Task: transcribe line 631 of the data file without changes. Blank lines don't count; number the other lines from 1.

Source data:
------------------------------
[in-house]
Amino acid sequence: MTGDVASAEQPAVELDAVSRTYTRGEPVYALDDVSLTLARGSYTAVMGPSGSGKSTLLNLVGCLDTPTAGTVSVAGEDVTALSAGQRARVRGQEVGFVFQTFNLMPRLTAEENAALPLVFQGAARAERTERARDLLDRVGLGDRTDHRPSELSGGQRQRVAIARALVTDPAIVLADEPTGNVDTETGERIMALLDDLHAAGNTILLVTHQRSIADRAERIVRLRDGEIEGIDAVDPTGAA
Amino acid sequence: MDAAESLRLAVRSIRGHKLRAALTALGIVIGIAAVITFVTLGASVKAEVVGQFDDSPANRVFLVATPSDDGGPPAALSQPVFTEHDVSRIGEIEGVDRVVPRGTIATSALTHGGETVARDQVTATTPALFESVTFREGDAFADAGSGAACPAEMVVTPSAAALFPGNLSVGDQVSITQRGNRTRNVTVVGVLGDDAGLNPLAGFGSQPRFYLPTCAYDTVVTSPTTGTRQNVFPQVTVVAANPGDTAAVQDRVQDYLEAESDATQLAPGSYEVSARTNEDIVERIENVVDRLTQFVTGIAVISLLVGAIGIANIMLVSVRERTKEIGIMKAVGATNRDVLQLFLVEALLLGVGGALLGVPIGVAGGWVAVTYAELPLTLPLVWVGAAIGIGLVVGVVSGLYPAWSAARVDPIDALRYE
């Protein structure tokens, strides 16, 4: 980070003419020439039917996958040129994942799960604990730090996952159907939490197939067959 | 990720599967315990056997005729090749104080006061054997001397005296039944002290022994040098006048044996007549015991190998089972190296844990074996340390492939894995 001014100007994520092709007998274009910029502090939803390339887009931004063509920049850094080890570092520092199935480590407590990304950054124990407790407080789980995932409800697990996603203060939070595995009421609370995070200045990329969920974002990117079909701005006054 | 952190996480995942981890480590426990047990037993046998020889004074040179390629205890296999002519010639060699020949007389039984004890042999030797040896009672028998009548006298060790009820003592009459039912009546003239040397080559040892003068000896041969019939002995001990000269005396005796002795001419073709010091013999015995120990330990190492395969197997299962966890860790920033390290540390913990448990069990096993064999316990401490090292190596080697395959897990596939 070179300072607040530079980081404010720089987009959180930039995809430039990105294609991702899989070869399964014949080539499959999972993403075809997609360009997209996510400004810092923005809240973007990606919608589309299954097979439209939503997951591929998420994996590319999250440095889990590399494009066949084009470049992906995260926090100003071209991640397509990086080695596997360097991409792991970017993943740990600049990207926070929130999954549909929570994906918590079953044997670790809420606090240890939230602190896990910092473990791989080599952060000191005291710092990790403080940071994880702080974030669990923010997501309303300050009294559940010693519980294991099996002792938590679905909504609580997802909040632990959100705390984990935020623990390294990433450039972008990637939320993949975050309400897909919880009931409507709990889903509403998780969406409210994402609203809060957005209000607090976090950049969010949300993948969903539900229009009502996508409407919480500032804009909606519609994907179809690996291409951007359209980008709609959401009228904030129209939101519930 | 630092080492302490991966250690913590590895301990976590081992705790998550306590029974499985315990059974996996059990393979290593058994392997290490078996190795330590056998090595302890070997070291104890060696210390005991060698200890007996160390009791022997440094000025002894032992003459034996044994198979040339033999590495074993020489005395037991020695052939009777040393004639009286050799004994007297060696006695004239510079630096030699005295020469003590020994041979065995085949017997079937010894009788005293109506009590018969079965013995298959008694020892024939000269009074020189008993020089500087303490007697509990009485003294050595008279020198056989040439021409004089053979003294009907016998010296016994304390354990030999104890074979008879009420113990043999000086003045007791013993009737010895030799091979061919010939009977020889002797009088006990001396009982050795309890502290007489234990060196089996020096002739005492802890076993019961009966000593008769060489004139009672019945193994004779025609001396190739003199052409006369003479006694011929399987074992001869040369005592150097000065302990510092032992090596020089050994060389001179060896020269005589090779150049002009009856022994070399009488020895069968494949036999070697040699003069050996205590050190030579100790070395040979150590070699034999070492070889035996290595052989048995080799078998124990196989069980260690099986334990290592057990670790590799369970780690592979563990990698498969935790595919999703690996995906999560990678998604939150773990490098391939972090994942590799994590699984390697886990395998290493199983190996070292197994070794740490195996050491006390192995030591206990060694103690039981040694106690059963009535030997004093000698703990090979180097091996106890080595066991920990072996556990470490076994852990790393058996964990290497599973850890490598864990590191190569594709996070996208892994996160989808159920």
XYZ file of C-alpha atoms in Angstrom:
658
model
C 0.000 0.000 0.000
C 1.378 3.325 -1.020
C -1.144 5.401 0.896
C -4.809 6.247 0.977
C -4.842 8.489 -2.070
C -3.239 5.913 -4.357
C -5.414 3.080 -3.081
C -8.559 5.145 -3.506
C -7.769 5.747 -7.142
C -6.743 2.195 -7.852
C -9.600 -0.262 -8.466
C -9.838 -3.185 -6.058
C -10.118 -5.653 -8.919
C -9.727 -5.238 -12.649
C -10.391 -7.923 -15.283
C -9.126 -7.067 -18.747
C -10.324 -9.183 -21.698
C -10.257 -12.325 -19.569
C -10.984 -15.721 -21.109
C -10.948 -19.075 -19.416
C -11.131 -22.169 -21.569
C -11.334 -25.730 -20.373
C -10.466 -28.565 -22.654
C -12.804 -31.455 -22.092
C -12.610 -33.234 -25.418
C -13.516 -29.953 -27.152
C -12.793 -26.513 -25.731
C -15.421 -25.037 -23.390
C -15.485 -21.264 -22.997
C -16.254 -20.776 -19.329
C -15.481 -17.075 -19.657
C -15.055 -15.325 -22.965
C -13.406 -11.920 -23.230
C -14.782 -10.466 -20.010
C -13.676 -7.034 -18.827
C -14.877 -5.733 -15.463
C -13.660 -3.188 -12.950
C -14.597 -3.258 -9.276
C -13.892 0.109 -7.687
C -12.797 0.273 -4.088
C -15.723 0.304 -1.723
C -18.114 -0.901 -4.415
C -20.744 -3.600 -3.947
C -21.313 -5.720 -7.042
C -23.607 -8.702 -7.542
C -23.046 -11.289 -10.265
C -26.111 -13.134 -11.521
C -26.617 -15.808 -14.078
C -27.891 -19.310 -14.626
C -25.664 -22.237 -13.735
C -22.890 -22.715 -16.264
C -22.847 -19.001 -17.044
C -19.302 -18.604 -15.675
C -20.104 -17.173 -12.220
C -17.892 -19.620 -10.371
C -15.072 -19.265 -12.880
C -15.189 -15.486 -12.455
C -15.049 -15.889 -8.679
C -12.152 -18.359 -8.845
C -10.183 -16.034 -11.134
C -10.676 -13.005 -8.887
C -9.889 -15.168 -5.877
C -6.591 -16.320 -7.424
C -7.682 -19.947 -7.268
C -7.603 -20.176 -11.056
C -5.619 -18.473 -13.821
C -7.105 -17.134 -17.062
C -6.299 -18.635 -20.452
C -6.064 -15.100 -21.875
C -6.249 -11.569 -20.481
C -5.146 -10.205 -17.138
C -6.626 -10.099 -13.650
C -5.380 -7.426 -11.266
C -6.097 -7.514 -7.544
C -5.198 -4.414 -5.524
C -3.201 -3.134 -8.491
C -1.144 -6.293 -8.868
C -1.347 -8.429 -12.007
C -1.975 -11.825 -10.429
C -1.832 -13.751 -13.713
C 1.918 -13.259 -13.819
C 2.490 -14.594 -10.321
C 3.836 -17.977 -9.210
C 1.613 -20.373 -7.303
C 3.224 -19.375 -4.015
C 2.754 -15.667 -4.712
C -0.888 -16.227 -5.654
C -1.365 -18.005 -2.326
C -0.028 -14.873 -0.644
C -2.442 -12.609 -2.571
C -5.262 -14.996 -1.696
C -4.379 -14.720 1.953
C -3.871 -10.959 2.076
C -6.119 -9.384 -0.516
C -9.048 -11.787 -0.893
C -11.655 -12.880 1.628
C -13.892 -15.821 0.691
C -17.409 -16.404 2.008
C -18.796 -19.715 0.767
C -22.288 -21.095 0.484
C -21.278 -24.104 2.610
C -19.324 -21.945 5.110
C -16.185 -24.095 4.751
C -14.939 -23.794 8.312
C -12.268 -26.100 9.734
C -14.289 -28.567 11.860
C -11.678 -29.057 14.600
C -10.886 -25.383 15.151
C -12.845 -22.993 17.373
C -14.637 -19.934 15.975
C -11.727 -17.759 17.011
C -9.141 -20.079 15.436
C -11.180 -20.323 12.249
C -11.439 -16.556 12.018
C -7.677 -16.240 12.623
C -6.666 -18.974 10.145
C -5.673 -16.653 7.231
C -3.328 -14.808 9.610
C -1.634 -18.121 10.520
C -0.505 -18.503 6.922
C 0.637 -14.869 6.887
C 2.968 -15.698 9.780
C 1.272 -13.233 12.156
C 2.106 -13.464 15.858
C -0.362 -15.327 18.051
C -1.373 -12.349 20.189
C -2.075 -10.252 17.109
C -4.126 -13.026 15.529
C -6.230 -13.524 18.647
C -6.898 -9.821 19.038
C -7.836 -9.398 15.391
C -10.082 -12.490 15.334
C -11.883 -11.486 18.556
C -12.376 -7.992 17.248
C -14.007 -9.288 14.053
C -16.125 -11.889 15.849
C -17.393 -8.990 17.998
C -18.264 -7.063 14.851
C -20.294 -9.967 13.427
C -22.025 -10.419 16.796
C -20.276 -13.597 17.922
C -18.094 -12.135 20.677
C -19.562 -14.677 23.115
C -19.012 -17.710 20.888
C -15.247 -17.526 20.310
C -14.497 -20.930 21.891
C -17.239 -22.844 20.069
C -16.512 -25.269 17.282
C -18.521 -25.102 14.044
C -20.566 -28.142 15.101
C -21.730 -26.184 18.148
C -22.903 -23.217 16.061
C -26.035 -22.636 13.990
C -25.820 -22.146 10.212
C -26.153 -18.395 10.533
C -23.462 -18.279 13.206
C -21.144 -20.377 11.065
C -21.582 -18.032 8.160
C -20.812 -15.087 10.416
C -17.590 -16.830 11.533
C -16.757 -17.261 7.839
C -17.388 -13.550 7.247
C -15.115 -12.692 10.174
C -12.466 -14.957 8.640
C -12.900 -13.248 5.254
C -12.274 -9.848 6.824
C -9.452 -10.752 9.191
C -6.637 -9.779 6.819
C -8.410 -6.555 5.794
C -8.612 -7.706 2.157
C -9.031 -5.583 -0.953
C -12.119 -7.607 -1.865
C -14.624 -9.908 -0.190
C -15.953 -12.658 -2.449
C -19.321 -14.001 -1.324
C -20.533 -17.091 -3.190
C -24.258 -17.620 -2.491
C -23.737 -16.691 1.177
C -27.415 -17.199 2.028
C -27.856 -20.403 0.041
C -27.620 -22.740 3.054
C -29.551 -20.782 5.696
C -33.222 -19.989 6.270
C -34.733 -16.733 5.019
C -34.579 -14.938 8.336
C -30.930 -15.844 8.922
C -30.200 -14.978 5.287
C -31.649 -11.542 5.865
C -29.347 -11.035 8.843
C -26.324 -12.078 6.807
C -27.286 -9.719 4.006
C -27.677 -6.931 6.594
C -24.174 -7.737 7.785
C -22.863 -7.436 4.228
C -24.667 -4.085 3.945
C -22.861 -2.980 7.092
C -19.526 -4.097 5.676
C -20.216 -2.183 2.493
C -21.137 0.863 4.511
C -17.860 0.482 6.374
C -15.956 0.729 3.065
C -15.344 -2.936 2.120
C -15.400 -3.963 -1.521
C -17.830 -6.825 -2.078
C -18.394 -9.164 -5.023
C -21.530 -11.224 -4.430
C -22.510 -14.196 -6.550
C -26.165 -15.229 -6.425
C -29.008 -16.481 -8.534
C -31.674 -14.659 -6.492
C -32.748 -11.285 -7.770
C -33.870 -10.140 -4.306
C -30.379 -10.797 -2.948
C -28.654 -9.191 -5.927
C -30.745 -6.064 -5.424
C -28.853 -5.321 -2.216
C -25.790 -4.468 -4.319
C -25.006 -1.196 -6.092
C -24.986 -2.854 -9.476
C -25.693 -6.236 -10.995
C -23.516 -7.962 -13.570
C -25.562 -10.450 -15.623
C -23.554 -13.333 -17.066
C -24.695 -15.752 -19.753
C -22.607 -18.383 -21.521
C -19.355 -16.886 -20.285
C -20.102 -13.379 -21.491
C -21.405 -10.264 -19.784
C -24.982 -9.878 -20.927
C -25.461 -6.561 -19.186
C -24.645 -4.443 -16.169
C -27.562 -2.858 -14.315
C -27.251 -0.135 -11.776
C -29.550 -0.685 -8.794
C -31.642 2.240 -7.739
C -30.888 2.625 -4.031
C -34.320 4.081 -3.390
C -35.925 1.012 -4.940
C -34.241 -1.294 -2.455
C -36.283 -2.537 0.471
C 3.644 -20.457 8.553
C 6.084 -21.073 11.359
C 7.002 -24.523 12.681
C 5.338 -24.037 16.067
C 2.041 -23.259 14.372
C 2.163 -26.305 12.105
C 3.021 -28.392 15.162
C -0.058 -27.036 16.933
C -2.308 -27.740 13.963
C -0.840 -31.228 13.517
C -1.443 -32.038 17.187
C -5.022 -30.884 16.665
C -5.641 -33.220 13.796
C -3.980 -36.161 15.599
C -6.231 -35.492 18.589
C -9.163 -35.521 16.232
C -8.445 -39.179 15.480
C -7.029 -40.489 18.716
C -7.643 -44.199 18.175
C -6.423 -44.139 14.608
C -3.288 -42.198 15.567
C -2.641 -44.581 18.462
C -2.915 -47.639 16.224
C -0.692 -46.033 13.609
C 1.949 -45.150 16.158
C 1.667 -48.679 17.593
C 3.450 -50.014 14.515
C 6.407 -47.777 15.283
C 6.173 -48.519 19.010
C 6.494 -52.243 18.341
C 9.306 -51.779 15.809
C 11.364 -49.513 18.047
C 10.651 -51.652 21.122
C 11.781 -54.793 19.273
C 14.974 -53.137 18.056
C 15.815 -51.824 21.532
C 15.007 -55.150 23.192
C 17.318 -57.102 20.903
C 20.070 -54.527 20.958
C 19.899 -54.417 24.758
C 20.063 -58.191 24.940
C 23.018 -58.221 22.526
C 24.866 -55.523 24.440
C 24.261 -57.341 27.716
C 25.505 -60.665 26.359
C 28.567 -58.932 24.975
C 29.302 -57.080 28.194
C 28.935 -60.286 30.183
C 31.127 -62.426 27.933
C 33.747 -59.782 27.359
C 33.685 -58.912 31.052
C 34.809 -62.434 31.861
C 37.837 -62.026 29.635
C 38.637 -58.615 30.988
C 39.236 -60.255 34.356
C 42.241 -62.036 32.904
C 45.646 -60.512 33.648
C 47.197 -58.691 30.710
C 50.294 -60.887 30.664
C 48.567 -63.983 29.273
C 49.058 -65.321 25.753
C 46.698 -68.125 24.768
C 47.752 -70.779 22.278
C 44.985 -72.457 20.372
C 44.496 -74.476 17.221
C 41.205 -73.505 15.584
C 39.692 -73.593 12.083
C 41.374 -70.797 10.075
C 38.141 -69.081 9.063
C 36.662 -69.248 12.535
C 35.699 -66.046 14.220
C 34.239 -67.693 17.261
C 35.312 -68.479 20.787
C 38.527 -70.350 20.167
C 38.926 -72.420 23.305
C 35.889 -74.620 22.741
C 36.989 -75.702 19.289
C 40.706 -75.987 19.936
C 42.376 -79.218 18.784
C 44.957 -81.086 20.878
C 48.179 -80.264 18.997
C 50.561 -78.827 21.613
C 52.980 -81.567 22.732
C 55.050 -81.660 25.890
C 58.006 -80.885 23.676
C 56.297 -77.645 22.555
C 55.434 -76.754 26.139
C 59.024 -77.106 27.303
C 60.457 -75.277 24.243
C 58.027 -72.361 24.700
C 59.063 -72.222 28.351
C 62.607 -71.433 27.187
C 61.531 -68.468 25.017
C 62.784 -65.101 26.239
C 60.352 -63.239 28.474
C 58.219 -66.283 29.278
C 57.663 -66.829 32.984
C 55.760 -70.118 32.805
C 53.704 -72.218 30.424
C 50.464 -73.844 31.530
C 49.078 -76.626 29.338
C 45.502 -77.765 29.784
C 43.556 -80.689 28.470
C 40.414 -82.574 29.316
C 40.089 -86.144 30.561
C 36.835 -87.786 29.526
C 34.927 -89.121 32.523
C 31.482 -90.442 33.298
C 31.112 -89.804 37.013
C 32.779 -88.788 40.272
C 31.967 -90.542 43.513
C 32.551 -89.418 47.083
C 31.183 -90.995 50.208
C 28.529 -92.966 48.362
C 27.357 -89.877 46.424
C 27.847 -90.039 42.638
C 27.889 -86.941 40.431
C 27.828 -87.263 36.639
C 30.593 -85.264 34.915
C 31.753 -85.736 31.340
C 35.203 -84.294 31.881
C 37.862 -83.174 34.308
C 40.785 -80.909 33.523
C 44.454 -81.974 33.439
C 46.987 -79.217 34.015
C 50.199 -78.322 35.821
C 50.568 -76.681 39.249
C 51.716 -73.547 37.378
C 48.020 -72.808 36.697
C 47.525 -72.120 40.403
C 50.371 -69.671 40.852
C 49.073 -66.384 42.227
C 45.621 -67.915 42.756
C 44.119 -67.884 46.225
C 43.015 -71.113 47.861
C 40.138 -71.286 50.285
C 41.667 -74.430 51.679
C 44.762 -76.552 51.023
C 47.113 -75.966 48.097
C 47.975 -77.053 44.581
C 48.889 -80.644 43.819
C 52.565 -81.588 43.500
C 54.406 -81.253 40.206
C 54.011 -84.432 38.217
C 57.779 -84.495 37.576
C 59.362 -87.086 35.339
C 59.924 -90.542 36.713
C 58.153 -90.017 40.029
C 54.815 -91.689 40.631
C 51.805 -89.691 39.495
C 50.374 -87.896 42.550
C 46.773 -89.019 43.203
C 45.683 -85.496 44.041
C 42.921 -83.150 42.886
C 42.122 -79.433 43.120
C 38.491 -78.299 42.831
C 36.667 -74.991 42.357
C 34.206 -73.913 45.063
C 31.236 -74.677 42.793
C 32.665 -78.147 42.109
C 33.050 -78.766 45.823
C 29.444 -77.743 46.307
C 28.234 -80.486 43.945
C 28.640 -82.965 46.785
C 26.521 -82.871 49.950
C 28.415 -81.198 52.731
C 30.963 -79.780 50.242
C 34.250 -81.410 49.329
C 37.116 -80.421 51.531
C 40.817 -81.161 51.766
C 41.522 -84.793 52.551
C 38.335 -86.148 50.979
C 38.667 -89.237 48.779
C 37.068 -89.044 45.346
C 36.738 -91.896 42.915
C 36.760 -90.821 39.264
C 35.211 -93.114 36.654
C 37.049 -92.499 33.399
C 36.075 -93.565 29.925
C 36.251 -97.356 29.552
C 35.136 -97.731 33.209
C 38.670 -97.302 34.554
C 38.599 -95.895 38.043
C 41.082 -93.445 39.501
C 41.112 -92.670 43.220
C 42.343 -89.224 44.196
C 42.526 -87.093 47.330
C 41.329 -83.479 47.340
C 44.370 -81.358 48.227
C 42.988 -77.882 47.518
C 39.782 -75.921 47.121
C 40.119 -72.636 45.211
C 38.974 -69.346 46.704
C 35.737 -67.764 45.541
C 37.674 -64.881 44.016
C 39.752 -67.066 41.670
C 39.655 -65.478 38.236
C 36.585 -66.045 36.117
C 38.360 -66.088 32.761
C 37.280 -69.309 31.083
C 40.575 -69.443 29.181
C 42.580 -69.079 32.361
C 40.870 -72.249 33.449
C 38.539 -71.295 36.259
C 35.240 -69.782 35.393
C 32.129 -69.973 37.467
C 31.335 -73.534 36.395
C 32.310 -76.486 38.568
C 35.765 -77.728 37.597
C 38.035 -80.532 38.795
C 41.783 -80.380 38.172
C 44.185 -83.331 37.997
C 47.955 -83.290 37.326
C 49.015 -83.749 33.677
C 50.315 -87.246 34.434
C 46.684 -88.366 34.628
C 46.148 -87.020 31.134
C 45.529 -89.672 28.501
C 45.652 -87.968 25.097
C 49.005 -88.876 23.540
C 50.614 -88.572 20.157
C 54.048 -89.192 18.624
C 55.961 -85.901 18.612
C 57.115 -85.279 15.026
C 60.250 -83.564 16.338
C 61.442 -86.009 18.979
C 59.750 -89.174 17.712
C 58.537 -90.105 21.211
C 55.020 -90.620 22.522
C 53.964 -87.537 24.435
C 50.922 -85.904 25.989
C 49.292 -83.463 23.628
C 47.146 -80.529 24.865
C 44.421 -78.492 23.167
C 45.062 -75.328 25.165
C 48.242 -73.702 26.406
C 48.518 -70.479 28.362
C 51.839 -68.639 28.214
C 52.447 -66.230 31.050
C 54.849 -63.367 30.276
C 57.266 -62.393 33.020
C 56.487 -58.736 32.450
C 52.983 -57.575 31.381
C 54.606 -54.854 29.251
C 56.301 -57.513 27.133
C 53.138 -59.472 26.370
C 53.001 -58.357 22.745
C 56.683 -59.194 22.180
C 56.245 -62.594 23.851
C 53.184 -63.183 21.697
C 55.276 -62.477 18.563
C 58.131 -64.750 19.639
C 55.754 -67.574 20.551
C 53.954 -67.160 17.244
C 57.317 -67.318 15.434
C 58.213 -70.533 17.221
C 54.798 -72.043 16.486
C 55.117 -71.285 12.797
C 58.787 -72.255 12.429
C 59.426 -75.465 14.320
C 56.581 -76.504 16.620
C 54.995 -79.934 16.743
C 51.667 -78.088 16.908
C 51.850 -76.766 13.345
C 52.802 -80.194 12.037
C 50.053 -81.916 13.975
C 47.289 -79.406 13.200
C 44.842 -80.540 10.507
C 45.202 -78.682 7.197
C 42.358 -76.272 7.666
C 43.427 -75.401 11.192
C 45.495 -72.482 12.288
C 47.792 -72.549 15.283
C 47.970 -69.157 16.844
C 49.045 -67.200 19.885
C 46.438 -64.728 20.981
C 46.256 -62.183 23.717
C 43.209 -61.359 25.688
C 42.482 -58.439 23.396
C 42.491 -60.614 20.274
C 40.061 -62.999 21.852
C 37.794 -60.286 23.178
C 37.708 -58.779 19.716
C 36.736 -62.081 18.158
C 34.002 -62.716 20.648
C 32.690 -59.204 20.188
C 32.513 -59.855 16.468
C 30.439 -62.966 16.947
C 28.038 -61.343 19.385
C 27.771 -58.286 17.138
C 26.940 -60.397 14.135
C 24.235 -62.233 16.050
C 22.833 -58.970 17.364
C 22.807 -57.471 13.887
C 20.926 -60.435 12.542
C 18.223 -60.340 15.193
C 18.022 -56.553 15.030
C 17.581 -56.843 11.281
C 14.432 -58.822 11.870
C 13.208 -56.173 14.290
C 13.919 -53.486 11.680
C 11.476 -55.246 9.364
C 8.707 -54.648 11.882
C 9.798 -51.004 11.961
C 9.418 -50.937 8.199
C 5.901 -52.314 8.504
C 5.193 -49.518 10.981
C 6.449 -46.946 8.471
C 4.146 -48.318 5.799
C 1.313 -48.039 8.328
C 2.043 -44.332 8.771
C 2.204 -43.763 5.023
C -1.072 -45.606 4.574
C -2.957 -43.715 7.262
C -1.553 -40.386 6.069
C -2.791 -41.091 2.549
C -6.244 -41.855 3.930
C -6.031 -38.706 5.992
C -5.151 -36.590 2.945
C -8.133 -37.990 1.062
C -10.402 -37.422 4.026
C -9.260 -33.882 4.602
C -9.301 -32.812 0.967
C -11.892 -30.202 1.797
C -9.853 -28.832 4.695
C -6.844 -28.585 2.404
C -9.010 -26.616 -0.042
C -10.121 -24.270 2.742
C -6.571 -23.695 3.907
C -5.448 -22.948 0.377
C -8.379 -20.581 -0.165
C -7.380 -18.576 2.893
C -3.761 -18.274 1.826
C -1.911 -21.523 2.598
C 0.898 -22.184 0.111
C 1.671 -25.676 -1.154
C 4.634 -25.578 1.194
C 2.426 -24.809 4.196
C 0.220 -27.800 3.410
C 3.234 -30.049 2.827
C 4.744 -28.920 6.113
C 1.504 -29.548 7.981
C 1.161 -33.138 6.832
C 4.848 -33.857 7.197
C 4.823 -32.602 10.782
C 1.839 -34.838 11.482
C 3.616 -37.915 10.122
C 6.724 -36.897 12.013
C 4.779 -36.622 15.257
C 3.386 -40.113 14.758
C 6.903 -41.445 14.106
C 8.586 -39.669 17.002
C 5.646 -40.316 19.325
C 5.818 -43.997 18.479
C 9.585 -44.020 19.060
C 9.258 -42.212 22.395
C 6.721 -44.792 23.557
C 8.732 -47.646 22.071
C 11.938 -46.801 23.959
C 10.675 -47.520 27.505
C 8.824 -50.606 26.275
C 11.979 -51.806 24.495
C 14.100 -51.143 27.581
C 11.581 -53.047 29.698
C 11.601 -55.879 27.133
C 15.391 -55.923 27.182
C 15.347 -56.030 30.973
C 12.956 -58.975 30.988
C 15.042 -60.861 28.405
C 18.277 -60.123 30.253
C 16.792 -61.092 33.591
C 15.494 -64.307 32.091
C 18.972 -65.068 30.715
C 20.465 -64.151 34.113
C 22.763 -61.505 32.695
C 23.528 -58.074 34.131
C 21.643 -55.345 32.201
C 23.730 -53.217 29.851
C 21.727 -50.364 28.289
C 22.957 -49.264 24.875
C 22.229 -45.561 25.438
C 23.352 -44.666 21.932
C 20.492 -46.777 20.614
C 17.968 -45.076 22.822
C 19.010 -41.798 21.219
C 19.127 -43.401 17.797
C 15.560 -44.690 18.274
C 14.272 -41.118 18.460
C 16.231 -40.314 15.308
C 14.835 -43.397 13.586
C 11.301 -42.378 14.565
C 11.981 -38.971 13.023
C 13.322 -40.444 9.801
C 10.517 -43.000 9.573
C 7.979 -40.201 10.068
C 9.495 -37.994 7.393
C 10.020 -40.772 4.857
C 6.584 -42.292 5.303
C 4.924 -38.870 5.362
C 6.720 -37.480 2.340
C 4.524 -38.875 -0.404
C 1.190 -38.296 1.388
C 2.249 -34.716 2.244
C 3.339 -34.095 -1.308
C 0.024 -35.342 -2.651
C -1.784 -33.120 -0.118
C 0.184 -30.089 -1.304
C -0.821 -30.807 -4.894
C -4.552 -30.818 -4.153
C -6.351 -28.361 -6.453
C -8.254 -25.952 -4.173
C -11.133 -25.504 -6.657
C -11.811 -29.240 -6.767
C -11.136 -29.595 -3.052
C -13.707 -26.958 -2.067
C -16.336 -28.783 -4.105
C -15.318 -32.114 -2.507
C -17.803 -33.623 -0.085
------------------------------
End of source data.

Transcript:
C 17.968 -45.076 22.822